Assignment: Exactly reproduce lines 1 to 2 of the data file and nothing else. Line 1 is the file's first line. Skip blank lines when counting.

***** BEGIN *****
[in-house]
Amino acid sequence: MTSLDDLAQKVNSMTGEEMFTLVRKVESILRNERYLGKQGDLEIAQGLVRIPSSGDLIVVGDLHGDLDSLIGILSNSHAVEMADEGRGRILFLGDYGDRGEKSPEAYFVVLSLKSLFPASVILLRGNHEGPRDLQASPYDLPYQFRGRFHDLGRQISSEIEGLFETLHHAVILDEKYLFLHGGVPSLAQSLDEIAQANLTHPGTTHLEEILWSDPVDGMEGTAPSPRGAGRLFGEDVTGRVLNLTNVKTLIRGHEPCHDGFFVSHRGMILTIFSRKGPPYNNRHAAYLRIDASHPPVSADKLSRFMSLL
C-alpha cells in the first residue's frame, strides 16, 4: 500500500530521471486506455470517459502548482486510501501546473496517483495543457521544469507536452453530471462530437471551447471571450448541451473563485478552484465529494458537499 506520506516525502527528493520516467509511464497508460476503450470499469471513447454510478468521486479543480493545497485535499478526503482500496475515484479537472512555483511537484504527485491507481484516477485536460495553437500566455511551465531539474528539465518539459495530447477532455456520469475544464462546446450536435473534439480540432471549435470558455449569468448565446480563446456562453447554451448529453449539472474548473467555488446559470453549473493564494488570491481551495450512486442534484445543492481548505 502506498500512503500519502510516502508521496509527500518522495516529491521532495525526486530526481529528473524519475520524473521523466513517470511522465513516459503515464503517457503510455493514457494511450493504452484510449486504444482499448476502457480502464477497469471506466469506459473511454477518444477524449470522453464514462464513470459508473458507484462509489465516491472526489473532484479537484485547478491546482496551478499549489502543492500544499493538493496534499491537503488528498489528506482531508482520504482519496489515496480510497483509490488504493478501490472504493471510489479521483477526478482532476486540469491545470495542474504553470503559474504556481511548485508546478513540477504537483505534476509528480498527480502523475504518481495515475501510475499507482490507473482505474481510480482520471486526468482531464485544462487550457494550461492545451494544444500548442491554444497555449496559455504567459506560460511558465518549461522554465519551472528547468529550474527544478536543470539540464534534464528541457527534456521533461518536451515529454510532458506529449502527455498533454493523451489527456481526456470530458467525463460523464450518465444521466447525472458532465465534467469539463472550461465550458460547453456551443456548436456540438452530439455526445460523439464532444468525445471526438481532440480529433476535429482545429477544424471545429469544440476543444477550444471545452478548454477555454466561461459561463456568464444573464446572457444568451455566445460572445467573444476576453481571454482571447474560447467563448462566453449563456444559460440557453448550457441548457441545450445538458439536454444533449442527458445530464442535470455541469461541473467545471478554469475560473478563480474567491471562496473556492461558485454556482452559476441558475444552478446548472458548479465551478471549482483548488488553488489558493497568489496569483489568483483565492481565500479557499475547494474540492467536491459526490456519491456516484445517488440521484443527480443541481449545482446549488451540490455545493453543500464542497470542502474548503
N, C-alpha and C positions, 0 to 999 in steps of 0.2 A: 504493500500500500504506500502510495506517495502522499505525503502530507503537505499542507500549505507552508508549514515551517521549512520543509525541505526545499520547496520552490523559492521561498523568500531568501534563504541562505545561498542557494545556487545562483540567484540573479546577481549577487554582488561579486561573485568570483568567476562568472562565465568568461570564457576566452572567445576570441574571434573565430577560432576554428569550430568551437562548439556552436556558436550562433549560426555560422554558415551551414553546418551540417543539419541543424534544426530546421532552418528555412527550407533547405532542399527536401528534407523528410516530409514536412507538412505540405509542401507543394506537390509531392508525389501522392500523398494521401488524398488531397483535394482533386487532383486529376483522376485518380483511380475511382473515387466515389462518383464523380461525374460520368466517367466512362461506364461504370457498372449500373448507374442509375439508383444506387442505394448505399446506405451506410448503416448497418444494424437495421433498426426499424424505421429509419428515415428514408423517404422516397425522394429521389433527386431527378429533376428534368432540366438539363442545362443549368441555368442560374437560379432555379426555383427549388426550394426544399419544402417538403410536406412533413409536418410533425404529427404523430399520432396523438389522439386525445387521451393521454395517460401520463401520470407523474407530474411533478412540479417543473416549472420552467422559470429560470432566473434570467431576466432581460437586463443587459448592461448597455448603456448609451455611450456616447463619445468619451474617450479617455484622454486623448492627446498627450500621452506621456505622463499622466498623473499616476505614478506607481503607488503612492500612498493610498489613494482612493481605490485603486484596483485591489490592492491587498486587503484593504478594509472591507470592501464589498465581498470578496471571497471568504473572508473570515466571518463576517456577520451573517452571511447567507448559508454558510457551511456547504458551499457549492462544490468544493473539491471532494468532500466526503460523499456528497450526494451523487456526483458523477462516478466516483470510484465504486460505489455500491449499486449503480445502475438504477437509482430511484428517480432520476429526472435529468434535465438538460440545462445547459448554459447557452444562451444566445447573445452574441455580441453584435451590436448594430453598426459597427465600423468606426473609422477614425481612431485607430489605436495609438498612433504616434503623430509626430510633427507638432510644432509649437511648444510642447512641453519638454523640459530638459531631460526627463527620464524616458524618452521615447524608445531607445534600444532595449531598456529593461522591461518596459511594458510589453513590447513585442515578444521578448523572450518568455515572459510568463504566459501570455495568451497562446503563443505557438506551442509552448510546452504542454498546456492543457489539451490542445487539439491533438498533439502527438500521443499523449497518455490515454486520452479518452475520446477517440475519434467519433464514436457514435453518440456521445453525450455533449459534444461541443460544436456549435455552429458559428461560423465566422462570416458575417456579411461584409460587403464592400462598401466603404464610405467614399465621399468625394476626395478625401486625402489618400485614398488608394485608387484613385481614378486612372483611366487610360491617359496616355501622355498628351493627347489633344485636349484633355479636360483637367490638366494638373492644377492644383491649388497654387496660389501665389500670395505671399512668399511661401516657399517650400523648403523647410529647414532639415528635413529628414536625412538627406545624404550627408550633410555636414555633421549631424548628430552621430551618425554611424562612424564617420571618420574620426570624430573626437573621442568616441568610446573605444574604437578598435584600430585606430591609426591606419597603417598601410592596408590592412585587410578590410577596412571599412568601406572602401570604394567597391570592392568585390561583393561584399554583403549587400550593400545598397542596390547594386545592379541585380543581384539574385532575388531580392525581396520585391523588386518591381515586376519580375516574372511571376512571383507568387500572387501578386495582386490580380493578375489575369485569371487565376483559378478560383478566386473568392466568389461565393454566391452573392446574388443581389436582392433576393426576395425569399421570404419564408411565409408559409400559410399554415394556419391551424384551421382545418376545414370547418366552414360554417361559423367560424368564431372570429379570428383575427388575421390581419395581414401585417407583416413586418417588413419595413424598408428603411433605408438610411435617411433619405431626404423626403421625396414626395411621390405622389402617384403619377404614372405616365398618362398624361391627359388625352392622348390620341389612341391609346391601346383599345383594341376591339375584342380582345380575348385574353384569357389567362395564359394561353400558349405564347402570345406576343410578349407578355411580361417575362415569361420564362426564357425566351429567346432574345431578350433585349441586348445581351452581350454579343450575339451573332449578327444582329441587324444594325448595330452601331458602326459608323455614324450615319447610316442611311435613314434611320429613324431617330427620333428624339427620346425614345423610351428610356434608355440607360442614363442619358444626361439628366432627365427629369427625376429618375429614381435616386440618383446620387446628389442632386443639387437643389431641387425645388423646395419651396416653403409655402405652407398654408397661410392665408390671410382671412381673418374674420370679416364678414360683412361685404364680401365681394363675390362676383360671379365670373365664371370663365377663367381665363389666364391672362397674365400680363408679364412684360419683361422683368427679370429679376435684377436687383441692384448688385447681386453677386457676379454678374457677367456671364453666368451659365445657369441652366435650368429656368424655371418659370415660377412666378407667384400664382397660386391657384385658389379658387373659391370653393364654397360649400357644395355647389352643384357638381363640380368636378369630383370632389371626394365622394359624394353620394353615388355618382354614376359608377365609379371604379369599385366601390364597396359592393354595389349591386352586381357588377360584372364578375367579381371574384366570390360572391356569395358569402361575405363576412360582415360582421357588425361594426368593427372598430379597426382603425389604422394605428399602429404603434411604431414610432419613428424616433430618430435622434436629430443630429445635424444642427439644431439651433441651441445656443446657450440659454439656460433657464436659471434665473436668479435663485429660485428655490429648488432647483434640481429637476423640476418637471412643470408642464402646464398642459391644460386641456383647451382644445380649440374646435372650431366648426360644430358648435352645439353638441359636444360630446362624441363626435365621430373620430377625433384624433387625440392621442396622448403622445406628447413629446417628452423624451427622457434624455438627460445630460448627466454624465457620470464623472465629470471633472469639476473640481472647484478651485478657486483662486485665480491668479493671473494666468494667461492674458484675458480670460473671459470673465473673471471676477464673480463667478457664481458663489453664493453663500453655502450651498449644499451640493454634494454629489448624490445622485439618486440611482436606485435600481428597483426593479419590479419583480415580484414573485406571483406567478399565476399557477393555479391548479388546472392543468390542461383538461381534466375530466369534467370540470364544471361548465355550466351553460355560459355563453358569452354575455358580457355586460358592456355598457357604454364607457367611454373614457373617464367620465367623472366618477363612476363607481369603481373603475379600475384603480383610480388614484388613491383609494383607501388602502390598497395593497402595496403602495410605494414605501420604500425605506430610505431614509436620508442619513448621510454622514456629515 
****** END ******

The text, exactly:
[in-house]
Amino acid sequence: MTSLDDLAQKVNSMTGEEMFTLVRKVESILRNERYLGKQGDLEIAQGLVRIPSSGDLIVVGDLHGDLDSLIGILSNSHAVEMADEGRGRILFLGDYGDRGEKSPEAYFVVLSLKSLFPASVILLRGNHEGPRDLQASPYDLPYQFRGRFHDLGRQISSEIEGLFETLHHAVILDEKYLFLHGGVPSLAQSLDEIAQANLTHPGTTHLEEILWSDPVDGMEGTAPSPRGAGRLFGEDVTGRVLNLTNVKTLIRGHEPCHDGFFVSHRGMILTIFSRKGPPYNNRHAAYLRIDASHPPVSADKLSRFMSLL